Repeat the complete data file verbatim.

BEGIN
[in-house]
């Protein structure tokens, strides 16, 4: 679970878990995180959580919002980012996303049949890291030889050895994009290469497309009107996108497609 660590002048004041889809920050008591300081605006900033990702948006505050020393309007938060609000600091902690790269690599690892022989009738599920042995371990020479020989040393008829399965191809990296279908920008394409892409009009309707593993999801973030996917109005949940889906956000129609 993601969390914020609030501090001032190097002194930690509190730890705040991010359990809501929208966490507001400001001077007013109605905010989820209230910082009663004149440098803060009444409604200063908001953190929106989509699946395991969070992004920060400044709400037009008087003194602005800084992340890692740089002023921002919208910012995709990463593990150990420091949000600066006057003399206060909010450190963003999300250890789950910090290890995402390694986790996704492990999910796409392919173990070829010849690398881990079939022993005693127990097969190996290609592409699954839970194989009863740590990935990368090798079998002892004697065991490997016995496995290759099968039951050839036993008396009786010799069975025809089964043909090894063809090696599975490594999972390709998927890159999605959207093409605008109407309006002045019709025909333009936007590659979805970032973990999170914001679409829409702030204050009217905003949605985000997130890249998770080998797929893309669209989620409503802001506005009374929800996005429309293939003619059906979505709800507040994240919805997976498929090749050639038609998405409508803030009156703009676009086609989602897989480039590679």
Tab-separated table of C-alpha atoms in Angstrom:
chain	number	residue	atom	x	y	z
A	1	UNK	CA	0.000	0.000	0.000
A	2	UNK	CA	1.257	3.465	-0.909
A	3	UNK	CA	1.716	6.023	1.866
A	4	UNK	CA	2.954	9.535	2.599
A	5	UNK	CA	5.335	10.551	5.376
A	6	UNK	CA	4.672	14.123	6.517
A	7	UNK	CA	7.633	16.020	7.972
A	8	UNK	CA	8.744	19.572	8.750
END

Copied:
[in-house]
């Protein structure tokens, strides 16, 4: 679970878990995180959580919002980012996303049949890291030889050895994009290469497309009107996108497609 660590002048004041889809920050008591300081605006900033990702948006505050020393309007938060609000600091902690790269690599690892022989009738599920042995371990020479020989040393008829399965191809990296279908920008394409892409009009309707593993999801973030996917109005949940889906956000129609 993601969390914020609030501090001032190097002194930690509190730890705040991010359990809501929208966490507001400001001077007013109605905010989820209230910082009663004149440098803060009444409604200063908001953190929106989509699946395991969070992004920060400044709400037009008087003194602005800084992340890692740089002023921002919208910012995709990463593990150990420091949000600066006057003399206060909010450190963003999300250890789950910090290890995402390694986790996704492990999910796409392919173990070829010849690398881990079939022993005693127990097969190996290609592409699954839970194989009863740590990935990368090798079998002892004697065991490997016995496995290759099968039951050839036993008396009786010799069975025809089964043909090894063809090696599975490594999972390709998927890159999605959207093409605008109407309006002045019709025909333009936007590659979805970032973990999170914001679409829409702030204050009217905003949605985000997130890249998770080998797929893309669209989620409503802001506005009374929800996005429309293939003619059906979505709800507040994240919805997976498929090749050639038609998405409508803030009156703009676009086609989602897989480039590679």
Tab-separated table of C-alpha atoms in Angstrom:
chain	number	residue	atom	x	y	z
A	1	UNK	CA	0.000	0.000	0.000
A	2	UNK	CA	1.257	3.465	-0.909
A	3	UNK	CA	1.716	6.023	1.866
A	4	UNK	CA	2.954	9.535	2.599
A	5	UNK	CA	5.335	10.551	5.376
A	6	UNK	CA	4.672	14.123	6.517
A	7	UNK	CA	7.633	16.020	7.972
A	8	UNK	CA	8.744	19.572	8.750